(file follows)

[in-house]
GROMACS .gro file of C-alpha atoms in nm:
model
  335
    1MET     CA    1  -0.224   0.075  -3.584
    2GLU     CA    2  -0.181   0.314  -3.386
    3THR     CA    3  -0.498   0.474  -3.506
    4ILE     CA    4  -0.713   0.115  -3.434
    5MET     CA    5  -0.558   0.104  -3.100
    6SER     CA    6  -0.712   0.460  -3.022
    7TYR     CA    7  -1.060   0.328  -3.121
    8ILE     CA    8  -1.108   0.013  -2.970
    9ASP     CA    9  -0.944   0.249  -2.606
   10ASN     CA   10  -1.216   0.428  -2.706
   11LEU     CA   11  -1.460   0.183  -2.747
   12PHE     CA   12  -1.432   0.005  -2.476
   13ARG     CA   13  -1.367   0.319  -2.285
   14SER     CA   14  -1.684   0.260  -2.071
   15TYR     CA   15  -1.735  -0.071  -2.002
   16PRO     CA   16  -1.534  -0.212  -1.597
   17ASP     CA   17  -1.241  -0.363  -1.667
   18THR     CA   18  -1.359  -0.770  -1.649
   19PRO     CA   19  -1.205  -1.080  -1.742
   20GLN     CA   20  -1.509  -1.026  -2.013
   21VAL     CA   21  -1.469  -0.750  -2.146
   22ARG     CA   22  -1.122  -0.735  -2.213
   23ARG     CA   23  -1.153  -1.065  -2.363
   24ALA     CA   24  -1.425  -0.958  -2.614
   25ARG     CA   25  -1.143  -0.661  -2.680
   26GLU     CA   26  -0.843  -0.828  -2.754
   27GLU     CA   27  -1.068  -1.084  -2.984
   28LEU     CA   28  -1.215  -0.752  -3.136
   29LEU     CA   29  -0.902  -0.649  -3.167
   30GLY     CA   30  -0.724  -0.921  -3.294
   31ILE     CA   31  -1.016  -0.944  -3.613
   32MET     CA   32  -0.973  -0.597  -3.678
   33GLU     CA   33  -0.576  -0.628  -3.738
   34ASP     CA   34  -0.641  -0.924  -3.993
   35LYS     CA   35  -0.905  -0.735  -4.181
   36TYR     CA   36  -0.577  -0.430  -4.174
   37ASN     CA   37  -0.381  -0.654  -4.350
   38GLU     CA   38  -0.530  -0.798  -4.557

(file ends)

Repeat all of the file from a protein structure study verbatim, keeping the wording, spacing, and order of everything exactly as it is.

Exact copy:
[in-house]
GROMACS .gro file of C-alpha atoms in nm:
model
  335
    1MET     CA    1  -0.224   0.075  -3.584
    2GLU     CA    2  -0.181   0.314  -3.386
    3THR     CA    3  -0.498   0.474  -3.506
    4ILE     CA    4  -0.713   0.115  -3.434
    5MET     CA    5  -0.558   0.104  -3.100
    6SER     CA    6  -0.712   0.460  -3.022
    7TYR     CA    7  -1.060   0.328  -3.121
    8ILE     CA    8  -1.108   0.013  -2.970
    9ASP     CA    9  -0.944   0.249  -2.606
   10ASN     CA   10  -1.216   0.428  -2.706
   11LEU     CA   11  -1.460   0.183  -2.747
   12PHE     CA   12  -1.432   0.005  -2.476
   13ARG     CA   13  -1.367   0.319  -2.285
   14SER     CA   14  -1.684   0.260  -2.071
   15TYR     CA   15  -1.735  -0.071  -2.002
   16PRO     CA   16  -1.534  -0.212  -1.597
   17ASP     CA   17  -1.241  -0.363  -1.667
   18THR     CA   18  -1.359  -0.770  -1.649
   19PRO     CA   19  -1.205  -1.080  -1.742
   20GLN     CA   20  -1.509  -1.026  -2.013
   21VAL     CA   21  -1.469  -0.750  -2.146
   22ARG     CA   22  -1.122  -0.735  -2.213
   23ARG     CA   23  -1.153  -1.065  -2.363
   24ALA     CA   24  -1.425  -0.958  -2.614
   25ARG     CA   25  -1.143  -0.661  -2.680
   26GLU     CA   26  -0.843  -0.828  -2.754
   27GLU     CA   27  -1.068  -1.084  -2.984
   28LEU     CA   28  -1.215  -0.752  -3.136
   29LEU     CA   29  -0.902  -0.649  -3.167
   30GLY     CA   30  -0.724  -0.921  -3.294
   31ILE     CA   31  -1.016  -0.944  -3.613
   32MET     CA   32  -0.973  -0.597  -3.678
   33GLU     CA   33  -0.576  -0.628  -3.738
   34ASP     CA   34  -0.641  -0.924  -3.993
   35LYS     CA   35  -0.905  -0.735  -4.181
   36TYR     CA   36  -0.577  -0.430  -4.174
   37ASN     CA   37  -0.381  -0.654  -4.350
   38GLU     CA   38  -0.530  -0.798  -4.557